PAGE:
Jesus identifies himself with poor and hungry people and those who suffer and are in need of help. Christ is among us in the outcasts, the hungry, and the oppressed of our age. Their cry for justice is Christ’s cry for justice.  Matthew 25 makes it clear that to serve others in their need is to serve Jesus himself. To ignore the poor is to turn away from Jesus. Although startling words, Jesus’ teaching resonates with a central theme of the prophetic teachings in the Hebrew Scriptures, namely that if we hear and respond to the cries of the poor, the oppressed, the exploited, the needy, the hungry and the outcasts, then God will listen to our prayers. Blessed are those who are concerned for the poor; God will help them when they are in trouble. (Psalm 41:1)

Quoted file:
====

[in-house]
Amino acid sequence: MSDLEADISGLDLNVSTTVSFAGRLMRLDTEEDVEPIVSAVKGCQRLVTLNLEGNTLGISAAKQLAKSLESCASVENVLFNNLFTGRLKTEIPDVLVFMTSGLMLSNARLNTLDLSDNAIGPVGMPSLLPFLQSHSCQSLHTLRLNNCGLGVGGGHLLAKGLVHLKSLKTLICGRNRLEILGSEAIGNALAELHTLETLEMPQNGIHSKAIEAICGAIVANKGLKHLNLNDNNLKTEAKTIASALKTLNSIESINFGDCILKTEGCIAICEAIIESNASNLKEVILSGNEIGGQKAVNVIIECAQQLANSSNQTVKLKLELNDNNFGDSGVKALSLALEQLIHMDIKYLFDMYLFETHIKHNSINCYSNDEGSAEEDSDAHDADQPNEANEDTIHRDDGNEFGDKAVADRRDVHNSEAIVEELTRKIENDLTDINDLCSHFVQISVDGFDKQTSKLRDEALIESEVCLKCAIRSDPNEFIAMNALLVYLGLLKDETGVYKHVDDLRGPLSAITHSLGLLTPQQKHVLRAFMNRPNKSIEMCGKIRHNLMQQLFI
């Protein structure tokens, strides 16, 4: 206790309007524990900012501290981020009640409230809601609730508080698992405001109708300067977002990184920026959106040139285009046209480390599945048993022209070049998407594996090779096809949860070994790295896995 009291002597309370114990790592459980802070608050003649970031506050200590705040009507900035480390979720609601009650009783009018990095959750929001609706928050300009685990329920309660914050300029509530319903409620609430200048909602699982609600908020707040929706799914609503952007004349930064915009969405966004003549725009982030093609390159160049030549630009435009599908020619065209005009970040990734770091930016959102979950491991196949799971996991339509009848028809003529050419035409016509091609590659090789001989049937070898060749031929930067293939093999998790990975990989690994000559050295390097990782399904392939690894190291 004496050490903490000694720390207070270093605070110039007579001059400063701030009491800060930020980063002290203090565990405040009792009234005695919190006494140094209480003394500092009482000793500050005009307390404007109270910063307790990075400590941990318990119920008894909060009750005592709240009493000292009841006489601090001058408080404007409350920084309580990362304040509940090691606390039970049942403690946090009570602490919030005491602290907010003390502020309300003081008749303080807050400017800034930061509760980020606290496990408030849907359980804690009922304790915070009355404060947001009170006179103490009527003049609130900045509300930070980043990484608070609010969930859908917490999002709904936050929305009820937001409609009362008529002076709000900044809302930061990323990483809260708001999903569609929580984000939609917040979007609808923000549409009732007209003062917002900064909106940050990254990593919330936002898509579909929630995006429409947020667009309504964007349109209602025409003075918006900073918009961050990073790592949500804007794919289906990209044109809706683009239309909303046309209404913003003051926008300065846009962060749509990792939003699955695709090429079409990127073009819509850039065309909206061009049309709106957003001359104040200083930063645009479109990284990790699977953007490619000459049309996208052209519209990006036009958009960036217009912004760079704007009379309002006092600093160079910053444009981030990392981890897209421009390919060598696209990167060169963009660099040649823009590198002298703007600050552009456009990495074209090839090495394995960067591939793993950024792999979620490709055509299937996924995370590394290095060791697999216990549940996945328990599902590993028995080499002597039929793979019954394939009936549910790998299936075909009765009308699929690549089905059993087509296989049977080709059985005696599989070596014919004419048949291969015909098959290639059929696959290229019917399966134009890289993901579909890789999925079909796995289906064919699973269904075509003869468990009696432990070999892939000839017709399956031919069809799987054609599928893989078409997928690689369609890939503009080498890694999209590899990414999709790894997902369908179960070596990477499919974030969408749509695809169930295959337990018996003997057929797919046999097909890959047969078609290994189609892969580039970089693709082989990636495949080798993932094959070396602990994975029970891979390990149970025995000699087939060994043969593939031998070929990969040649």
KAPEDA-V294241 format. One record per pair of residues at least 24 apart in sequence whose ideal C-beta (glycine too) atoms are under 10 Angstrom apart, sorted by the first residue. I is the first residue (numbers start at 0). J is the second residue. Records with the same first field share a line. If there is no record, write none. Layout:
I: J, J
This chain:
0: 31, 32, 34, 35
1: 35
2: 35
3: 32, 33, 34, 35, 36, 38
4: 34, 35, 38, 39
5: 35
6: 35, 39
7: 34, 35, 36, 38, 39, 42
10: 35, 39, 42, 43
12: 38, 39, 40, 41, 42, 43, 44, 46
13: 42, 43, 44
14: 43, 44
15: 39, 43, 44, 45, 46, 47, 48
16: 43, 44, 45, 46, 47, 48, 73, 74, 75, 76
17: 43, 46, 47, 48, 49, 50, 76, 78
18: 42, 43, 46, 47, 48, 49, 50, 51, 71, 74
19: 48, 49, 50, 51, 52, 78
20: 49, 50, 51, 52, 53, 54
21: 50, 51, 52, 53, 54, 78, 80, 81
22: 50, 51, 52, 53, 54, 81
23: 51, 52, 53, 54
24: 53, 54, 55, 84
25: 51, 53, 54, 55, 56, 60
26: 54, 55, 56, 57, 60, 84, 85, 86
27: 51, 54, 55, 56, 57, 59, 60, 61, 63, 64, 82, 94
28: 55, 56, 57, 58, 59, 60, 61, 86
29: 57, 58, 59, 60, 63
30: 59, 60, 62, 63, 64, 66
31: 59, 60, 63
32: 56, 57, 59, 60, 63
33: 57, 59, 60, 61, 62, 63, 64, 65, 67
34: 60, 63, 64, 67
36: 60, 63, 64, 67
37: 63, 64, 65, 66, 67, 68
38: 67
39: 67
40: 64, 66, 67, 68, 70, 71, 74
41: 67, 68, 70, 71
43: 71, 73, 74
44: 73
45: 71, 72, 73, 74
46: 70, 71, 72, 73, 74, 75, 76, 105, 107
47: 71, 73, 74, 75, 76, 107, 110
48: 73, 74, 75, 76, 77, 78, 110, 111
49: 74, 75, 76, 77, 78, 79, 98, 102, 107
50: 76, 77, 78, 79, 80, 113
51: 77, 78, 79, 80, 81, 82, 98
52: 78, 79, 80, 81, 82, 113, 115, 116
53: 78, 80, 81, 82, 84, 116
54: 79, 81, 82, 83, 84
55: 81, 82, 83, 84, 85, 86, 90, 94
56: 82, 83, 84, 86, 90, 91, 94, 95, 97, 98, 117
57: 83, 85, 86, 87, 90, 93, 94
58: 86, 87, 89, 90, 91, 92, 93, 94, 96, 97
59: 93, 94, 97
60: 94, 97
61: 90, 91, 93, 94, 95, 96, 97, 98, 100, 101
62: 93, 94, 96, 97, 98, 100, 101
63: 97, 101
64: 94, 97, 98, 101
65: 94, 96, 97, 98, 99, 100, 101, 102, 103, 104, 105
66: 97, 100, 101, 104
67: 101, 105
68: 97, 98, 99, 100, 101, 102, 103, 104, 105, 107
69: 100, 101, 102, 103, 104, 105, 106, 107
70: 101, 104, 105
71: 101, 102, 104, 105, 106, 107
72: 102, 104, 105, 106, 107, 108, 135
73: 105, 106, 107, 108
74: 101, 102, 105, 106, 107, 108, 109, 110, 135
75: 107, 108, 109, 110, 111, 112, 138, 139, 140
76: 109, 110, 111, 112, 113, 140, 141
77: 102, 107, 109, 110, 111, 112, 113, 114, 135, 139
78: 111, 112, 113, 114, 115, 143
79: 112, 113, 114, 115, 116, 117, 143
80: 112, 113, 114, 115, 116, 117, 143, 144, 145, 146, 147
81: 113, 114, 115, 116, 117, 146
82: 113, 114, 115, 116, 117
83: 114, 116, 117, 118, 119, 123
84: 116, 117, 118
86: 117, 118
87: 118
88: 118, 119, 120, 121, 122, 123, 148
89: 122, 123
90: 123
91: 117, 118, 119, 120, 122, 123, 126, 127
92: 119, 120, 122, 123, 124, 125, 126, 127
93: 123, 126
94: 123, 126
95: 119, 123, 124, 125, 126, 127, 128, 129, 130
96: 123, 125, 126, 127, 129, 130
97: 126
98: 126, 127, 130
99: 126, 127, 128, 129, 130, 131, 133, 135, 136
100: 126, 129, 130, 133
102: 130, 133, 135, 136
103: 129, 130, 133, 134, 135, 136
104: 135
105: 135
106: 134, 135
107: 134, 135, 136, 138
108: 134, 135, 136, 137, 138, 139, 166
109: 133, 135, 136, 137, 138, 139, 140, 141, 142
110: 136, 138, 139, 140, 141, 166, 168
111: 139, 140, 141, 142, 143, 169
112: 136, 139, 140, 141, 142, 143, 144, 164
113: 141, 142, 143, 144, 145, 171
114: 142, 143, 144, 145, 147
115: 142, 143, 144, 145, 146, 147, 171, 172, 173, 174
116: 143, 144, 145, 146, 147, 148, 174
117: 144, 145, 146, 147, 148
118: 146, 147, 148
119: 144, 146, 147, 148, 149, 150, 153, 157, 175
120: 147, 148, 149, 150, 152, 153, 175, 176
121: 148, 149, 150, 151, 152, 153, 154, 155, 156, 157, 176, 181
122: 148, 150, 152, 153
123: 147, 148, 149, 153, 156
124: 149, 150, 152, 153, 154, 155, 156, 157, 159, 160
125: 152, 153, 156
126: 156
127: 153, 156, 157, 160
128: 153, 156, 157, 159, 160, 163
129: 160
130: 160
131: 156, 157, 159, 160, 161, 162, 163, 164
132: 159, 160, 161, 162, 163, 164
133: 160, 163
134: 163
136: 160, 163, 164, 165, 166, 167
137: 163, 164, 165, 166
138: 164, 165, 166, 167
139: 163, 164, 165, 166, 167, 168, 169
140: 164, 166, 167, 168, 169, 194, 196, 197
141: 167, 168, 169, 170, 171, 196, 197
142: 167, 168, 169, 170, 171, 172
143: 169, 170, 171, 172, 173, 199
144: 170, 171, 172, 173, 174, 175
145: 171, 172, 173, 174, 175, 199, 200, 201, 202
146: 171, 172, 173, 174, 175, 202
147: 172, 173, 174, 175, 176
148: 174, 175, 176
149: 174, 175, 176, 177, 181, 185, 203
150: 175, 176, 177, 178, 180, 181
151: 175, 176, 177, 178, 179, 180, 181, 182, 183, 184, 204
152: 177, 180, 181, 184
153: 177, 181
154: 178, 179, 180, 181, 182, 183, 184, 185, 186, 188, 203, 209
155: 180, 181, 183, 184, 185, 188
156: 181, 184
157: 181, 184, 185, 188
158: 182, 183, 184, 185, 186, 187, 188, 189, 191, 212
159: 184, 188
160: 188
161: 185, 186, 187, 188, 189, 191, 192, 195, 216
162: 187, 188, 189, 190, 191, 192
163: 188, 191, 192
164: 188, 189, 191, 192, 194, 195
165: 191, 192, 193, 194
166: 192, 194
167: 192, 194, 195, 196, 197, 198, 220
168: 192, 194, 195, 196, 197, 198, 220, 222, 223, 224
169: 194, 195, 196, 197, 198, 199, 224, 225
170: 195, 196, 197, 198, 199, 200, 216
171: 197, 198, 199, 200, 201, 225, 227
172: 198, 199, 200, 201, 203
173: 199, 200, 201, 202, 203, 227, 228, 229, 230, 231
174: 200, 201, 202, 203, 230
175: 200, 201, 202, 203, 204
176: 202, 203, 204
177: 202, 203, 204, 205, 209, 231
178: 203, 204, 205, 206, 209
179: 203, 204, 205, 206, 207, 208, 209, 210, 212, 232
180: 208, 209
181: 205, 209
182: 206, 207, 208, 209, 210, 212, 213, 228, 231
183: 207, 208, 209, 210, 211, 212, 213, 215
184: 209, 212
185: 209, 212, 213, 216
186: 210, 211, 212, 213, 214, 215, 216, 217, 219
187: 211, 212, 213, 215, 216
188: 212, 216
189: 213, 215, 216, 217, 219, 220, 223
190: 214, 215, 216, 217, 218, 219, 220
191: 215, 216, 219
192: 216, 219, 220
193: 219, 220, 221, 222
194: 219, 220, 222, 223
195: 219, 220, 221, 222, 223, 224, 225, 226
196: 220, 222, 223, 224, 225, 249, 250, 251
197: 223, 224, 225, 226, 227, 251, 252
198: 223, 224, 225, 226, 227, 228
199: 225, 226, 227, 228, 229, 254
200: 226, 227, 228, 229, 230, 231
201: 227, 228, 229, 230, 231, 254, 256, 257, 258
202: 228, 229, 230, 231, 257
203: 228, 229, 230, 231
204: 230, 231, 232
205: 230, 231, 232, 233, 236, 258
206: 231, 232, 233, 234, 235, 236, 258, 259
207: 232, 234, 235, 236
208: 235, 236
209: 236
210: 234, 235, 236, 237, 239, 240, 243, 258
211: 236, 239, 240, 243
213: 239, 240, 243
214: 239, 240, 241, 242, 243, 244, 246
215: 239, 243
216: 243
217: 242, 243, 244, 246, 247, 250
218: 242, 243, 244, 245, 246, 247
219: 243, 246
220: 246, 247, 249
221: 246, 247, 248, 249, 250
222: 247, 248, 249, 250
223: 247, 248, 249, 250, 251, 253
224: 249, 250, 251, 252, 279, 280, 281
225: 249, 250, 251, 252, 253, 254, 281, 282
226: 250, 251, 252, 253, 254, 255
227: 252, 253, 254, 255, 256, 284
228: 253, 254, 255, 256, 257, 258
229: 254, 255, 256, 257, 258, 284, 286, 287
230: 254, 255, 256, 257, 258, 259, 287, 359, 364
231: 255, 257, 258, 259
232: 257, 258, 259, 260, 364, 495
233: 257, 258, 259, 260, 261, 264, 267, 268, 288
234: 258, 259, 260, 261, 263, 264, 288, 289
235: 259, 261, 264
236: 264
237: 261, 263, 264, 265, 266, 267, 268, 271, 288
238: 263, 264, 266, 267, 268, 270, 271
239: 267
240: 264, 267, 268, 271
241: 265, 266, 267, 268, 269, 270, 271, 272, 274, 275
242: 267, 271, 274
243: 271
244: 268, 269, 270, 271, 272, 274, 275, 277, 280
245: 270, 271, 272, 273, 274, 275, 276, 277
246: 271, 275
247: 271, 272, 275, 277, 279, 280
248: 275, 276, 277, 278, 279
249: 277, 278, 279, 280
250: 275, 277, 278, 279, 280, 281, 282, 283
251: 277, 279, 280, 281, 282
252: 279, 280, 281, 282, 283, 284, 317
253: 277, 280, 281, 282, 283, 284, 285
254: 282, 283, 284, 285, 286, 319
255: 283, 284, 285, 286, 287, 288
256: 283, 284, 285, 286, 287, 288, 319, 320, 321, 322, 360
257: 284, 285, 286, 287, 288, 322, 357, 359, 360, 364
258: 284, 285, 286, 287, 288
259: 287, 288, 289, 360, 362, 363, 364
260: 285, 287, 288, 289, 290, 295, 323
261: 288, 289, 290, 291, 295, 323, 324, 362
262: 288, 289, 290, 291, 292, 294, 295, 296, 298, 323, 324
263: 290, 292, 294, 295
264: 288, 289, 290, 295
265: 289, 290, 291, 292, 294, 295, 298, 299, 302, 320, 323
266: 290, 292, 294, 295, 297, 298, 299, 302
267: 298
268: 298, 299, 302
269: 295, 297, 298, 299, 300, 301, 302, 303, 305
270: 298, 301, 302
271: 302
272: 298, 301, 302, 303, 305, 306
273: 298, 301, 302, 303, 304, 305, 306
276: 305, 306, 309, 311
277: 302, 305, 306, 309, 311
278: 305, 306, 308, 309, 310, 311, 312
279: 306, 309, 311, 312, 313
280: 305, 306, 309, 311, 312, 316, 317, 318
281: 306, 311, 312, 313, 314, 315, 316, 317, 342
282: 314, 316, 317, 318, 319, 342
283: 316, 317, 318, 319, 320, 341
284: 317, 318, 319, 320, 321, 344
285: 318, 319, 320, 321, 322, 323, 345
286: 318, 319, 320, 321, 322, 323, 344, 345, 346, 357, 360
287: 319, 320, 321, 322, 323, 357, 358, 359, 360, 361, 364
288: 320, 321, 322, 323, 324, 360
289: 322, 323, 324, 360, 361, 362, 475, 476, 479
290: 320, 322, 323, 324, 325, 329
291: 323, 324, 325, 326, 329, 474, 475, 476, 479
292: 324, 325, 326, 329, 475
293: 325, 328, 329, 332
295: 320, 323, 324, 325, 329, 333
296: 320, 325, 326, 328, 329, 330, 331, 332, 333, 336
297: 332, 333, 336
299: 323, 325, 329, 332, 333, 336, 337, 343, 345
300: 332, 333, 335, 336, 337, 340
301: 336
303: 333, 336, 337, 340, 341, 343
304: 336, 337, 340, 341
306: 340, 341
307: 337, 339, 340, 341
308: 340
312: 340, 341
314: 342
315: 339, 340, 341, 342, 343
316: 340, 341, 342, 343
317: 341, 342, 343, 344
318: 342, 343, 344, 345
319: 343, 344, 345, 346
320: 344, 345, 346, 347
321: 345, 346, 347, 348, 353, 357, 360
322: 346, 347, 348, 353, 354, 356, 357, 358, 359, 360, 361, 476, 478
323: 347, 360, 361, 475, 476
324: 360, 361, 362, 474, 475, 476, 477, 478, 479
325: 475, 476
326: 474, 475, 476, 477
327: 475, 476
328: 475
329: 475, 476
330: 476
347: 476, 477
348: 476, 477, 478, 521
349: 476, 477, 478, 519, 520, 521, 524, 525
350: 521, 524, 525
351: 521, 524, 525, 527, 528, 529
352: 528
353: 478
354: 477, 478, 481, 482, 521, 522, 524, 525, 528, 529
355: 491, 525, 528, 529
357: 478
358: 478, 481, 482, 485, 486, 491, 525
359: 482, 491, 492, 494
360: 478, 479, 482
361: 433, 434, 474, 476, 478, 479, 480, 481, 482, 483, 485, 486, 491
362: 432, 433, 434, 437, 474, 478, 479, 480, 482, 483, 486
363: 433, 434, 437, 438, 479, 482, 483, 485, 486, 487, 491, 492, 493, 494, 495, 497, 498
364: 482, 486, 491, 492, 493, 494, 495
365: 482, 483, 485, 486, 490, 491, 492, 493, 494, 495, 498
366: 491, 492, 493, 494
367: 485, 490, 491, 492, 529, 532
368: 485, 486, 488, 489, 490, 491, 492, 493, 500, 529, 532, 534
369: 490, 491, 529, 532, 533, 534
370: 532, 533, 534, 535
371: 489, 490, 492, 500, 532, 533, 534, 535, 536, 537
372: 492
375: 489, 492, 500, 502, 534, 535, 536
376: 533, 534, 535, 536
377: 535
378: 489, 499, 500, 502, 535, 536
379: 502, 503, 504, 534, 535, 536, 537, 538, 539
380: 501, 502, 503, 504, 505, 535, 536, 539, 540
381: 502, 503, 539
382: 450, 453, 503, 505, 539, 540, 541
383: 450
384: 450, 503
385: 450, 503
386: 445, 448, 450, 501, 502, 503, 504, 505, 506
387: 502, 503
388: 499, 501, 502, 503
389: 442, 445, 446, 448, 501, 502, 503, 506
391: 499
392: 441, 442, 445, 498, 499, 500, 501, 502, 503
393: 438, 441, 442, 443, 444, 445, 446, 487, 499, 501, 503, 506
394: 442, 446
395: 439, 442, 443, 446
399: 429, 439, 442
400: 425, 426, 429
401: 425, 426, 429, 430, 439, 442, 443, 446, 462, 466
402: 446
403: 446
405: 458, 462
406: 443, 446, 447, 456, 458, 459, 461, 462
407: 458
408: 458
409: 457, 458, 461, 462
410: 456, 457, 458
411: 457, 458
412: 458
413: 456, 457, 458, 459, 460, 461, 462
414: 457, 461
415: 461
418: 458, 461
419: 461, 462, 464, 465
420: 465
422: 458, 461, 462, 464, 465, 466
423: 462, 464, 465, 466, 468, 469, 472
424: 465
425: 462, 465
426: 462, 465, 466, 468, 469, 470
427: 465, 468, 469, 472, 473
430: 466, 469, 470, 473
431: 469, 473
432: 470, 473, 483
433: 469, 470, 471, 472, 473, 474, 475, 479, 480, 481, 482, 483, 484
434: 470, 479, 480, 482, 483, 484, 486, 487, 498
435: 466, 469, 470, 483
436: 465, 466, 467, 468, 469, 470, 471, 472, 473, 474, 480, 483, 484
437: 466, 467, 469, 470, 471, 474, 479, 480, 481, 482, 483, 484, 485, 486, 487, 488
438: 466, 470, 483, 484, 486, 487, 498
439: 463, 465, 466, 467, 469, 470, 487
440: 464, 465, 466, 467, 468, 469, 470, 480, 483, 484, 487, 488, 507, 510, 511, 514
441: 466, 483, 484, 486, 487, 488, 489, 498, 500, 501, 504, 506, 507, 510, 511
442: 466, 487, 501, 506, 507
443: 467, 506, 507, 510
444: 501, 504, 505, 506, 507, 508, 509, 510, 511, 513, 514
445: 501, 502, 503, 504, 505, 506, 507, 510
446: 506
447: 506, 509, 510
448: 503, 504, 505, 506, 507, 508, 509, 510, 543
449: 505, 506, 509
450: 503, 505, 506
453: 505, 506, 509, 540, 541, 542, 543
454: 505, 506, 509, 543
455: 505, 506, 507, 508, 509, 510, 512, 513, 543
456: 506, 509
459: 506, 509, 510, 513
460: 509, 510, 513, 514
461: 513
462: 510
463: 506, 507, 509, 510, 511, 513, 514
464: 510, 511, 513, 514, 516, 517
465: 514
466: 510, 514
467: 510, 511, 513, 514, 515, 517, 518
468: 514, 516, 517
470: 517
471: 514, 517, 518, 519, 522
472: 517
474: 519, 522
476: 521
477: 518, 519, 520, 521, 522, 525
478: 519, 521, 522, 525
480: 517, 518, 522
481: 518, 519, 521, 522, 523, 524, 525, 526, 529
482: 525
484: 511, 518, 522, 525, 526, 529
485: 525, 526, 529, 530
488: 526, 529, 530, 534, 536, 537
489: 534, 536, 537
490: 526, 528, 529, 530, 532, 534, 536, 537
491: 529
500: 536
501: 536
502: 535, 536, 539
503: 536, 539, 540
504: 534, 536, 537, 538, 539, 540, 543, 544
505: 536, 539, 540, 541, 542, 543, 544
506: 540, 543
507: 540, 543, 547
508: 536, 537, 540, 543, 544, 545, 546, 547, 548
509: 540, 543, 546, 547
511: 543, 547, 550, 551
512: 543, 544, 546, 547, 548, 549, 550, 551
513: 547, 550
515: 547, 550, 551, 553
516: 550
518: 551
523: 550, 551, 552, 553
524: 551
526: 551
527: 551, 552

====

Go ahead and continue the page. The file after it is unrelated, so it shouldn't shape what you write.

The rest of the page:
Our Westernized individualistic society loves to sell us on the idea that religion is supposed to be private and inwardly focused: “It’s all about me and my relationship with God.” We tend to think faith is all about our own spiritual growth – so we’d better go to church every Sunday, read our Bible every day, pray every day and do loads of Bible Study. All good things, but if the only thing they accomplish is to focus you more and more inwardly, you’re busy with a grand exercise in missing the point.  Scripture teaches us something totally different about spiritual growth: it pushes our faith to be focused outwards. You see, Scripture is very clear; we cannot separate our relationship with God from our relationship with our neighbor. Remember what Jesus said when an expert in the law asked him, “What must I do to inherit eternal life?” Jesus asked him, “What is written in the Law? How do you read it?” He answered: ‘Love your God with all your heart and with all your soul and with all your strength and with all your mind’; and ‘Love your neighbor as yourself.'” “You have answered correctly,” Jesus replied. “Do this and you will live.” (Luke 10:26-28). Love of God and love of our neighbors are two sides of the same coin.